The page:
I’m still disoriented from my technologically-enforced 48 hours without internet access.
Hard to believe how much I depend, day to day, on those clicks. Practical things, sure: my calendar reminds me of appointments and things-to-do I’d otherwise forget (not to mention the weather; you’d think I’d just look out the window, but the temperature in my apartment is not necessarily indicative of the temperature on the other side of the glass). My browser’s bookmarks bar is a kind of work schedule, a listing of projects and current MOOCs; I’m grateful this interrupt happened at a time between MOOCs, because if it’d happened when I was taking 8 at the same time, I would’ve been hysterical; a lost hour back then was a problem, two lost days would’ve been catastrophic.
But I could still prepare Pushcart posts for the coming week, and I could still work on my Euclid project, certainly, out of the Heath book. Right?
Um, it’s not that easy.
The Euclid project, I could understand; that’s 90% research, and while I do have a great paper source, the second of my primary sources is a website written for a more contemporary audience.
But I do a fair amount of research for my literary posts as well. Interviews with the authors; other reviews of the work in question; finding the work online or a reading on YouTube; collections containing the work, and publication dates. And then there’s the related material. I want to support facts with references – what was that article questioning the efficacy of Fair Trade practices? – and I want to get details right (nobody makes a turquoise cello, right? Oh wait, they do? Hmmm….). And of course, art. Images often play an important role as I formulate my thoughts. Sometimes I find an image that gives me a new insight entirely. That’s why these aren’t “reviews” – I don’t know how to do reviews – but explorations of where the work takes me.
And without the internet, the work doesn’t take me as far.
That’s an important realization. I start with the work, of course. But am I relying too much on other things? Right now I have an impulse to look up (because I can’t remember and I’m afraid I won’t get it exactly right; but I’m not going to check, so caveat emptor) just what school of literary criticism it is that insists, it’s not about the historical context or the author’s intent or the genre, it’s strictly about what’s on the page. How many times have I heard, “The story has to stand on its own,” that the origin or knowledge about the author or an event that inspired the story can’t enter into the evaluation of the work? Do I believe that?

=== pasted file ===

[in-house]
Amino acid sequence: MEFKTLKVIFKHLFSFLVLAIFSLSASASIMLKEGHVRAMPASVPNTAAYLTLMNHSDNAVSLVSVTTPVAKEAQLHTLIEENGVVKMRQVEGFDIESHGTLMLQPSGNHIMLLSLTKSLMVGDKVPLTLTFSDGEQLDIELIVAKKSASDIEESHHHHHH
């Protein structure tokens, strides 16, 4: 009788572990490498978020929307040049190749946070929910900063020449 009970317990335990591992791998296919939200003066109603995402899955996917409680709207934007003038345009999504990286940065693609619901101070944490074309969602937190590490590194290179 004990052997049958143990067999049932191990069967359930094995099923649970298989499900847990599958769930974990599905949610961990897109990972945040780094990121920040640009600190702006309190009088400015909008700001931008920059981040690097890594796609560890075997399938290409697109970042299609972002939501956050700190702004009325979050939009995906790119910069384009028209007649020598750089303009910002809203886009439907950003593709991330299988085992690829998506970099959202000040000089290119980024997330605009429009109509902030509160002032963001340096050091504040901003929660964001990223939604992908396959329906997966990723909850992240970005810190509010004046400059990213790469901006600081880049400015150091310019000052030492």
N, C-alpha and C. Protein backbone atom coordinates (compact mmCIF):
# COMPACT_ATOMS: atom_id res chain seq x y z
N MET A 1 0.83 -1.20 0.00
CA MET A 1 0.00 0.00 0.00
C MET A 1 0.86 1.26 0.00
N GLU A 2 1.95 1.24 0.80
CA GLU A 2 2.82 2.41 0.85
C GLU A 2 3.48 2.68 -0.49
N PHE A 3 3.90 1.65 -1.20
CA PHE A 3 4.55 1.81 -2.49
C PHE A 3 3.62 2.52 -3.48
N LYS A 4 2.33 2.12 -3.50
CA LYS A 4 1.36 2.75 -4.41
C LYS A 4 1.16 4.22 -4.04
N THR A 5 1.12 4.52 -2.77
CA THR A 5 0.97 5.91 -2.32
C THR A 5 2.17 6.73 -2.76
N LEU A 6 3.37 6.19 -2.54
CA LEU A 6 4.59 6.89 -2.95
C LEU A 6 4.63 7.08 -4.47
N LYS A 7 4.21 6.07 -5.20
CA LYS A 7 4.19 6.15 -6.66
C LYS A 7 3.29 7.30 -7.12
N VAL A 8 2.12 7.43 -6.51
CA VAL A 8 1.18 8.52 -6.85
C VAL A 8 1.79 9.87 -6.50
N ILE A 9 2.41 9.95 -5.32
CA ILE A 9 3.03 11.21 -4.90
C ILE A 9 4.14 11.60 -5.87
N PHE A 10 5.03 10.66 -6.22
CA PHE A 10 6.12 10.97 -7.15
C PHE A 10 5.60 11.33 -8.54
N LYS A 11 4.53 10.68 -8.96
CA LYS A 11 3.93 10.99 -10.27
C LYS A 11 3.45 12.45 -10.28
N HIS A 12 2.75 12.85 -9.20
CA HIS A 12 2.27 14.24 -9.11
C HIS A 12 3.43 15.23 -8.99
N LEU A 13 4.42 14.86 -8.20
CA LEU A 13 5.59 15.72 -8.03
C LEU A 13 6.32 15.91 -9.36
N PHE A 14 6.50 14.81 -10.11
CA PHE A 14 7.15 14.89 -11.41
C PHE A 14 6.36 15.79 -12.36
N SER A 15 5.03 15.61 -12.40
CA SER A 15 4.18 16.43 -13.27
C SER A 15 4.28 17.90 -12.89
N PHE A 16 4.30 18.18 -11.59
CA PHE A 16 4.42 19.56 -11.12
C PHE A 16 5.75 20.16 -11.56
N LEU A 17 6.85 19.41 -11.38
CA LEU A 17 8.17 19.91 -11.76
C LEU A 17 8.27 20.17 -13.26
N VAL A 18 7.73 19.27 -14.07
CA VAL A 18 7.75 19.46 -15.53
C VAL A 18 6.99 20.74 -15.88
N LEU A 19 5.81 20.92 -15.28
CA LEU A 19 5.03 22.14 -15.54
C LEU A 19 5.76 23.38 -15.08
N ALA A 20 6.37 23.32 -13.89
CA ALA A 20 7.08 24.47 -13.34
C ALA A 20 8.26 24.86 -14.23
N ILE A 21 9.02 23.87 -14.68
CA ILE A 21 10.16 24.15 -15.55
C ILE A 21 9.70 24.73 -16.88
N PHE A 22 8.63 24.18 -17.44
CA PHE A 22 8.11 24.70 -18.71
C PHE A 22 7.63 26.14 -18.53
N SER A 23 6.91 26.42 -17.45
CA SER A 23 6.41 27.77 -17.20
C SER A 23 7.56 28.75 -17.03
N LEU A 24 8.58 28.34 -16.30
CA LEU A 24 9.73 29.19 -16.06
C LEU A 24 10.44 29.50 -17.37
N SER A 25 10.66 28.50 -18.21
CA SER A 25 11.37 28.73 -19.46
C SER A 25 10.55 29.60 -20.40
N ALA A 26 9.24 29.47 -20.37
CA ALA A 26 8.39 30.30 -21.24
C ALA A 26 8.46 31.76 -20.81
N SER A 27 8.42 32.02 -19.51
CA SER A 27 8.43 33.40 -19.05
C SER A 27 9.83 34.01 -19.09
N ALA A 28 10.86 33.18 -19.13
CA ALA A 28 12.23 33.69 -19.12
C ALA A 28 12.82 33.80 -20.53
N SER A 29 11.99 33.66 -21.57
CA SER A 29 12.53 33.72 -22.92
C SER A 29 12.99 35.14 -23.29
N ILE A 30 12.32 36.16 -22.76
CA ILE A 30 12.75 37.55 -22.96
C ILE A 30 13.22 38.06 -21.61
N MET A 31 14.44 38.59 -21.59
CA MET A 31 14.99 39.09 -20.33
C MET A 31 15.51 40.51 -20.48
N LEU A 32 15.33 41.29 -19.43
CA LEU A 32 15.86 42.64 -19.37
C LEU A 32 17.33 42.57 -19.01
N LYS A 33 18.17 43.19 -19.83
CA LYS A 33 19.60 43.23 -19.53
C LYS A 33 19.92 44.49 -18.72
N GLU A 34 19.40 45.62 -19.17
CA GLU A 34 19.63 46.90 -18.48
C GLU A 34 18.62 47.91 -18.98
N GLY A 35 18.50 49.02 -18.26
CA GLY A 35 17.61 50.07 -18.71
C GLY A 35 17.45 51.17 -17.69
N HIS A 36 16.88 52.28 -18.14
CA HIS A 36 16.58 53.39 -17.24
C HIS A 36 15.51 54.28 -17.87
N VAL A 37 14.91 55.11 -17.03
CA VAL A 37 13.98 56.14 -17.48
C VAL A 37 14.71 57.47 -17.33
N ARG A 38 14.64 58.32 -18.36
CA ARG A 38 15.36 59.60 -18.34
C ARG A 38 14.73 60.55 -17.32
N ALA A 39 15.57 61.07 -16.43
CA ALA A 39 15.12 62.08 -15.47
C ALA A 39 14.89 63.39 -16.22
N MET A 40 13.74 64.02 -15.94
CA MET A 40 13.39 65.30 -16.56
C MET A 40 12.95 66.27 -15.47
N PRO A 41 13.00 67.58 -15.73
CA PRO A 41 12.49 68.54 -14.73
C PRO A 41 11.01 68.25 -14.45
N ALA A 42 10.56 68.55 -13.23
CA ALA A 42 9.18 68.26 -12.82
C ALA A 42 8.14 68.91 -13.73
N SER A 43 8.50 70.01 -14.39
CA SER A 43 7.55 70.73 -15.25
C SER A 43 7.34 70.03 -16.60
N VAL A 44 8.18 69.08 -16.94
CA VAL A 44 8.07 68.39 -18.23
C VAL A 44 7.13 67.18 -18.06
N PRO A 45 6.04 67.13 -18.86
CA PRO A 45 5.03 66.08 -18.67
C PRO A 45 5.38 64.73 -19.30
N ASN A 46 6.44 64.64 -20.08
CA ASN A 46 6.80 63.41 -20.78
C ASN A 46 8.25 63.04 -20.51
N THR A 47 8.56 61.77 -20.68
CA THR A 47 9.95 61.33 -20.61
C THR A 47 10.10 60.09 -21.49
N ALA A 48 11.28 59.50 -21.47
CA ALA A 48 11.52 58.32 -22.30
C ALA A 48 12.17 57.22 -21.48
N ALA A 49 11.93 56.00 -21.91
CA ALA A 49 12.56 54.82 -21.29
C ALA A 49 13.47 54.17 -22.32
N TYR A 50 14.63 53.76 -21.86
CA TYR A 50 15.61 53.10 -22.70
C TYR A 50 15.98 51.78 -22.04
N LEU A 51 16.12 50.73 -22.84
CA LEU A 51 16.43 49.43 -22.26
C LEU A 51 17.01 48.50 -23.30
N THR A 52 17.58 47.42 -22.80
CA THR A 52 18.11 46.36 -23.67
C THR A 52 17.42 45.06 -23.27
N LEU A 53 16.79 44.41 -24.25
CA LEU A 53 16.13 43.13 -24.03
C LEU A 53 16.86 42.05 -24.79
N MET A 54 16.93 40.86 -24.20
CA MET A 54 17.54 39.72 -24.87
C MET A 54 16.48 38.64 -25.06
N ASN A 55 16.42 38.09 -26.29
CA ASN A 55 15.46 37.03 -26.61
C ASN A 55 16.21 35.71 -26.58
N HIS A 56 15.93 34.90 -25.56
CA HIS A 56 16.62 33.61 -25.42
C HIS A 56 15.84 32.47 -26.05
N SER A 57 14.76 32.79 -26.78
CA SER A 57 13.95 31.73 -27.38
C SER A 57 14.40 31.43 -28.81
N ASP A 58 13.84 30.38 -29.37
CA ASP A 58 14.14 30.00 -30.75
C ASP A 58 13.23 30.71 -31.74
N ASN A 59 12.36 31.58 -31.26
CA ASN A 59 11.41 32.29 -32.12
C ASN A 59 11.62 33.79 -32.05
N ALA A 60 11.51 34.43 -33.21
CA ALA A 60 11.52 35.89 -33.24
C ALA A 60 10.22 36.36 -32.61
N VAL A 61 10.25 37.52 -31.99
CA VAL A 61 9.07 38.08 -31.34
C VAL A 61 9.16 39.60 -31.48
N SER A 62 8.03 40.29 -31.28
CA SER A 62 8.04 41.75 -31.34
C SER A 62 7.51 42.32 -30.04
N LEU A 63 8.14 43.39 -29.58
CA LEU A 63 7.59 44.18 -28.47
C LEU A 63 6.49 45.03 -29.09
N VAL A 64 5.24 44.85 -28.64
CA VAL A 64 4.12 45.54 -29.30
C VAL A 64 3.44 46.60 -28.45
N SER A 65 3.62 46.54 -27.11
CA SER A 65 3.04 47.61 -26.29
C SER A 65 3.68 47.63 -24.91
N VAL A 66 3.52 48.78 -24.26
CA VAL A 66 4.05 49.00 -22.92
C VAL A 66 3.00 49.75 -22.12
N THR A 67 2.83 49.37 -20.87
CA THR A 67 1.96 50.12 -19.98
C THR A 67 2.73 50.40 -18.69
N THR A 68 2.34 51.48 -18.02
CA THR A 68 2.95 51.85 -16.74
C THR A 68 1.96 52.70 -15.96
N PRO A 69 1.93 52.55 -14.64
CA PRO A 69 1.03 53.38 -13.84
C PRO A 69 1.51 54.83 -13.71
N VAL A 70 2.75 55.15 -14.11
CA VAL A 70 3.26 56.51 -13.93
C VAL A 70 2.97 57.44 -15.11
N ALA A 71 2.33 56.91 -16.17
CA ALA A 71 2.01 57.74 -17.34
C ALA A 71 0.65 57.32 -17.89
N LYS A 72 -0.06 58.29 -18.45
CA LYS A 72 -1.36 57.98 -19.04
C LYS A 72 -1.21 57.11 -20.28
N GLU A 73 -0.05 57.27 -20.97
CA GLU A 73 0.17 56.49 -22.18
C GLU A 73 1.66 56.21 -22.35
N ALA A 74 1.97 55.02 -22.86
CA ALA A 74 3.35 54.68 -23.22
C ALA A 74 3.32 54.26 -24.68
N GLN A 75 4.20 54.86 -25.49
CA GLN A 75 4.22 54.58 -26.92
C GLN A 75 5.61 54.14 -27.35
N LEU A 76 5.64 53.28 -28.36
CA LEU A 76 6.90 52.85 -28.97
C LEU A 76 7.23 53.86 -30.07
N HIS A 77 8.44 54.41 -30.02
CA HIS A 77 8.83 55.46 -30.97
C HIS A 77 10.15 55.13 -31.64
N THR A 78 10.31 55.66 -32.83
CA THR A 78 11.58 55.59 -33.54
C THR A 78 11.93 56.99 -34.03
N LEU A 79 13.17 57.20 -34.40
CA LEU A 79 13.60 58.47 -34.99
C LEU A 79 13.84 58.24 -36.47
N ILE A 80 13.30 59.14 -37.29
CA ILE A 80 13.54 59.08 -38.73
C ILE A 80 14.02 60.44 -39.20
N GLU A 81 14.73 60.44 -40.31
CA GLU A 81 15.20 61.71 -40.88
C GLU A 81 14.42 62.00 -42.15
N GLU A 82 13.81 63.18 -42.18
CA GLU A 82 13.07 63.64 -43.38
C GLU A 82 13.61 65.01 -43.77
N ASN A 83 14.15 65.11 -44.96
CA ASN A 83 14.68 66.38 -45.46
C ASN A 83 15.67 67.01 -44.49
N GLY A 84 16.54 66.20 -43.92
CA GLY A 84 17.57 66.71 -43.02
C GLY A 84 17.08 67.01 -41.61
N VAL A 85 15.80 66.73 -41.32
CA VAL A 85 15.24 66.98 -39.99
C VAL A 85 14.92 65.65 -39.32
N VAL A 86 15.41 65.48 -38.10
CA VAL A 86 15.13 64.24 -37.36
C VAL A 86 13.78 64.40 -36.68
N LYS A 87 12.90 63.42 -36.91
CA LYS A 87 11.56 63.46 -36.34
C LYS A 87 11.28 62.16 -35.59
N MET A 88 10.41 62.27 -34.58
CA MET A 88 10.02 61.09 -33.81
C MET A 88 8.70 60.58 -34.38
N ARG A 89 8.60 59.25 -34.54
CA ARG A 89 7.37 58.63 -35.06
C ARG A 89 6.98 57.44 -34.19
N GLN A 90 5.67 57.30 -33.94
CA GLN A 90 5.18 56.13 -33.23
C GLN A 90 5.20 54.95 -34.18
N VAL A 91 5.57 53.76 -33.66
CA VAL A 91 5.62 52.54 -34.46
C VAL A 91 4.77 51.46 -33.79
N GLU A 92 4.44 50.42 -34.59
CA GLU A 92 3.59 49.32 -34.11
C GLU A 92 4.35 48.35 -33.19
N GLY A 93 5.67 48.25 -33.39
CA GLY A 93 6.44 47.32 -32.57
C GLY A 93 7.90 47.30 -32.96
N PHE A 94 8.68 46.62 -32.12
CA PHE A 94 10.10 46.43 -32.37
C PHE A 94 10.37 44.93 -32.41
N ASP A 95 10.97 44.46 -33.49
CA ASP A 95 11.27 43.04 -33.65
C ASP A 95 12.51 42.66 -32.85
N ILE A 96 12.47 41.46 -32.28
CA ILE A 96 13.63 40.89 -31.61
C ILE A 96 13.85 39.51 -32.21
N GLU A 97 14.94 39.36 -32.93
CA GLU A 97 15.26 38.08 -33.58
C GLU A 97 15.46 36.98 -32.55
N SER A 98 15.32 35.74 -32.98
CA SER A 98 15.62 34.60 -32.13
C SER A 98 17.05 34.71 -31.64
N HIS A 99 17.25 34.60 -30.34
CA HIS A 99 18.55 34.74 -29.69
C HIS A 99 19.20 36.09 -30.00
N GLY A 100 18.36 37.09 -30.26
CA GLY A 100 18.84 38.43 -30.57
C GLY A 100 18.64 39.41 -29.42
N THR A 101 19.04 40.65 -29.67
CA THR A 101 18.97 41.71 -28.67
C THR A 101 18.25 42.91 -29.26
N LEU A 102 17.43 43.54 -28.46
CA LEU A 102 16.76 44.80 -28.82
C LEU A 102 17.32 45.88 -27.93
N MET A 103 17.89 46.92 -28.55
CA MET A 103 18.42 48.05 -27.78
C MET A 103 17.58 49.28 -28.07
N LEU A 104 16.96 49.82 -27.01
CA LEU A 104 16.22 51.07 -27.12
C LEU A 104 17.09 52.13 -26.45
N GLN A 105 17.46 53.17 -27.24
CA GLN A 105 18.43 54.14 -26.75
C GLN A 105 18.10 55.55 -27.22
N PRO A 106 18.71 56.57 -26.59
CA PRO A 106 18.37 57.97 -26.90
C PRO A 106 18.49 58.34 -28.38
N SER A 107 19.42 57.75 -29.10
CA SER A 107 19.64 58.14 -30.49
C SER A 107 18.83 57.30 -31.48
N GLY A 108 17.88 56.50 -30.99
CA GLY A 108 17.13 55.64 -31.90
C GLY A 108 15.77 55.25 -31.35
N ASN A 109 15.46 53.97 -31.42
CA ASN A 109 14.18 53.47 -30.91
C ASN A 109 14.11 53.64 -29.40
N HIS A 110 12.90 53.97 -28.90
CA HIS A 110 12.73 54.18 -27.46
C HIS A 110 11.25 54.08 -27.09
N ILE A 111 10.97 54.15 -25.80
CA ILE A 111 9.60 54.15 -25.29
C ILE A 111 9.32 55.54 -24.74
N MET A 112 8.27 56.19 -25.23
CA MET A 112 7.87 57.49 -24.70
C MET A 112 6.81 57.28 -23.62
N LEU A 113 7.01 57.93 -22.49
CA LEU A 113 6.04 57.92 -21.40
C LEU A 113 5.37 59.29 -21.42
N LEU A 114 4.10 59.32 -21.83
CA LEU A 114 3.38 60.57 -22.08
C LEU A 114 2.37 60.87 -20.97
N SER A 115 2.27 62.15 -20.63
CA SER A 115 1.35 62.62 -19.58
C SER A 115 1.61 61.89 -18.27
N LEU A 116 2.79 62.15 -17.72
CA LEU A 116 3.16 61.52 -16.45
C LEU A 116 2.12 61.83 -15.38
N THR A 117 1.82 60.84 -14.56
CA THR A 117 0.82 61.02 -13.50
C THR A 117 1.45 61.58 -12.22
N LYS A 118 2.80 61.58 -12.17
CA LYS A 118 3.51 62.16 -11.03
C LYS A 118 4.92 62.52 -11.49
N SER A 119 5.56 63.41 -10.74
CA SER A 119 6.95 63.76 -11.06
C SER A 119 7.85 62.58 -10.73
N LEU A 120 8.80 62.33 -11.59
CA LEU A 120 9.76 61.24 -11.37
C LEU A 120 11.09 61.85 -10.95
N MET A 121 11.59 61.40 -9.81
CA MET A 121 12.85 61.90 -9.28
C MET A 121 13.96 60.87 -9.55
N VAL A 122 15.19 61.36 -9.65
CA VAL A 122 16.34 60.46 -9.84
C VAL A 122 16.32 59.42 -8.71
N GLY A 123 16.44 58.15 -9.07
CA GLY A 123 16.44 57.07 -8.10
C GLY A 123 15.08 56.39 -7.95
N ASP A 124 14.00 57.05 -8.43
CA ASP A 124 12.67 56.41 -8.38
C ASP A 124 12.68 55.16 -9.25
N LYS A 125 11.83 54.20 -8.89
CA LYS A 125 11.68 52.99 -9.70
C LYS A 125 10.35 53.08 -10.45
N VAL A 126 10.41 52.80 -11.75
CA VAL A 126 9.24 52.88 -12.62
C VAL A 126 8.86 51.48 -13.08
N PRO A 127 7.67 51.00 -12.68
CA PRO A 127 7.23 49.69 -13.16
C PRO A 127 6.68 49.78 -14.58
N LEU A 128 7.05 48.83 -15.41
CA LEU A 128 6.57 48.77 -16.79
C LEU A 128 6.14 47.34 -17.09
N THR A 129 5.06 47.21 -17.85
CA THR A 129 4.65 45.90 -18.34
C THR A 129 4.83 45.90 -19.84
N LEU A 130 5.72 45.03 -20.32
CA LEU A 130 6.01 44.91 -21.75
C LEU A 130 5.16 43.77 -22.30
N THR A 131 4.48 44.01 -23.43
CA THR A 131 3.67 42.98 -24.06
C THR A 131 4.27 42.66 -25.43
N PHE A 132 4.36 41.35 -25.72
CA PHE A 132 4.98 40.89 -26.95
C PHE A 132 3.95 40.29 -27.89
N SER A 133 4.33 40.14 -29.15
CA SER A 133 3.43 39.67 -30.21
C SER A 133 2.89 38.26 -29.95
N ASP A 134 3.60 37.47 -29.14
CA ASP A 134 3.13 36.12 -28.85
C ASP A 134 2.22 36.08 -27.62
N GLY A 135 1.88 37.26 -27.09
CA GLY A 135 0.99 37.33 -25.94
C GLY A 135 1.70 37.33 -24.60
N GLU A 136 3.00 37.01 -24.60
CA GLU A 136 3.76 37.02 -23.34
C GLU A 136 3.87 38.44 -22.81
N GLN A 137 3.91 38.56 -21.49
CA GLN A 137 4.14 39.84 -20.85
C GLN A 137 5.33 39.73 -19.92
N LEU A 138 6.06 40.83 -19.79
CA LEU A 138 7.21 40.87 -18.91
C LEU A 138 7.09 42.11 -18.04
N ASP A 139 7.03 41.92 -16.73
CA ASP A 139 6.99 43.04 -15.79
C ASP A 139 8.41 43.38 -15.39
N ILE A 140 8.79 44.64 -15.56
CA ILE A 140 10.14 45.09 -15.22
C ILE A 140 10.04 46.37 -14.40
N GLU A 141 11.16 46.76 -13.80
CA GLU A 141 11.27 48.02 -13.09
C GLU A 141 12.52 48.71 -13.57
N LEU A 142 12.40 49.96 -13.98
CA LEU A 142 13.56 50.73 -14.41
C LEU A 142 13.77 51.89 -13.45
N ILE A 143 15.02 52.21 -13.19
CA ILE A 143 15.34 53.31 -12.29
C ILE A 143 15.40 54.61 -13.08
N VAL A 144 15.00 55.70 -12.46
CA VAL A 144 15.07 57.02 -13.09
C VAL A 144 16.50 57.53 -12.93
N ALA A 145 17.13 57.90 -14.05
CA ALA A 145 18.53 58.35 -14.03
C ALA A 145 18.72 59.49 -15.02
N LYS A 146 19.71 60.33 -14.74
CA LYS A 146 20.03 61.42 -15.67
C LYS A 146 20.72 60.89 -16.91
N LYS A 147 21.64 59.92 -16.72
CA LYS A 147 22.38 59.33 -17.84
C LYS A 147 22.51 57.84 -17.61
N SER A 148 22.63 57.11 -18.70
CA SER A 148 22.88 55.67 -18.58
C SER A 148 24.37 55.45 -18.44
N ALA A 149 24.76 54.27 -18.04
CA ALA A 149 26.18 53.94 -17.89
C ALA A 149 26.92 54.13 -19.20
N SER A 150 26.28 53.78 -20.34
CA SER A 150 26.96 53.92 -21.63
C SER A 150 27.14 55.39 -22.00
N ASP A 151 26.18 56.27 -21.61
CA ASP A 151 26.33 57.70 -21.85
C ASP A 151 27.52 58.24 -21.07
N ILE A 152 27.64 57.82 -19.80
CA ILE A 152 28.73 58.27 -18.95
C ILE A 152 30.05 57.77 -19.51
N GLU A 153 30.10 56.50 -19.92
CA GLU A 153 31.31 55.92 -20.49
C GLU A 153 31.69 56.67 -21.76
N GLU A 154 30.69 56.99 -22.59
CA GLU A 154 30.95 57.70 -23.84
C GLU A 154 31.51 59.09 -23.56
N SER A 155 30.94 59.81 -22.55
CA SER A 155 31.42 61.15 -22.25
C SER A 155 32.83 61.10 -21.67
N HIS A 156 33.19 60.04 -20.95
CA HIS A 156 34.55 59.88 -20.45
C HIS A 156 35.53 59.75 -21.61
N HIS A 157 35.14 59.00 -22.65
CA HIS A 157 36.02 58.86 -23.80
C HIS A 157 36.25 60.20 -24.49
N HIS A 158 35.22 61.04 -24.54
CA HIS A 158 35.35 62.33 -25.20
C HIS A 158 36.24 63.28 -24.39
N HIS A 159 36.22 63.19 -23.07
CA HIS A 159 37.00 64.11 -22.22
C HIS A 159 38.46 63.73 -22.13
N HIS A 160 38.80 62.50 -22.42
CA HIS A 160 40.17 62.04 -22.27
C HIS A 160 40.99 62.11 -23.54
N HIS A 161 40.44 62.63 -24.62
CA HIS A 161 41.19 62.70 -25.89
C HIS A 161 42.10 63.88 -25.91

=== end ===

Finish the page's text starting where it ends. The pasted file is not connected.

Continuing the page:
Not for a second.
Reading is a cooperative act between author and reader. Non-fiction writers are of course advised to consider their audience: a technical crowd, progressives, Australians, teenagers? Fiction writers do the same thing: it’s called genre. You don’t send a science fiction story to a literary mag, or a minimalist piece riffing on Ginsberg (god I hope I spelled that right… e, u? … I’m not checking) to Highlights for Children (does that still exist? Do they even publish fiction? I’m not checking…). So if I want to incorporate the world into my reading, via the internet – if I want to find out what the author intended, or make the story more meaningful to me by better understanding the events it references – no one can tell me it’s cheating. It’s enhancement, sure (maybe, for example, I would’ve found a better example than Ginsberg or HfC). But I find out more about the work, about the world, and about myself, with everything I read. And if that isn’t the purpose of reading – what is?
All this started because of computer trouble. In two days, I learned about my dependence on modern technology; about a really nice cable guy who went above and beyond his assigned task of replacing my modem to help me discover my antiviral software was protecting me from the entire internet, putting into very concrete, practical terms the whole safety/freedom debate we’ve lived daily since 9/11. (and replaced my ethernet cable so it doesn’t jiggle loose every time I shift my computer); about one Symantec rep who crashed my machine by remote control (one of the scariest things I’ve ever done was giving control of my computer to a stranger… wow, I really do have trust issues: I’m insanely, absurdly trusting; but unless you’re a systems engineer, you’ve got to trust someone, sometime, and they’re already in my computer); about another Symantec rep who picked up the pieces (you have no idea what a mess I was…); and that I still, after all these years, have a very slow return to baseline (the sense of chaos remains long after the source of chaos has ended).
I process things – get them out of my head – by writing about them. So I’ve written about this, and now I’ve got to get back to work. Now that the world is, once again, just a click away.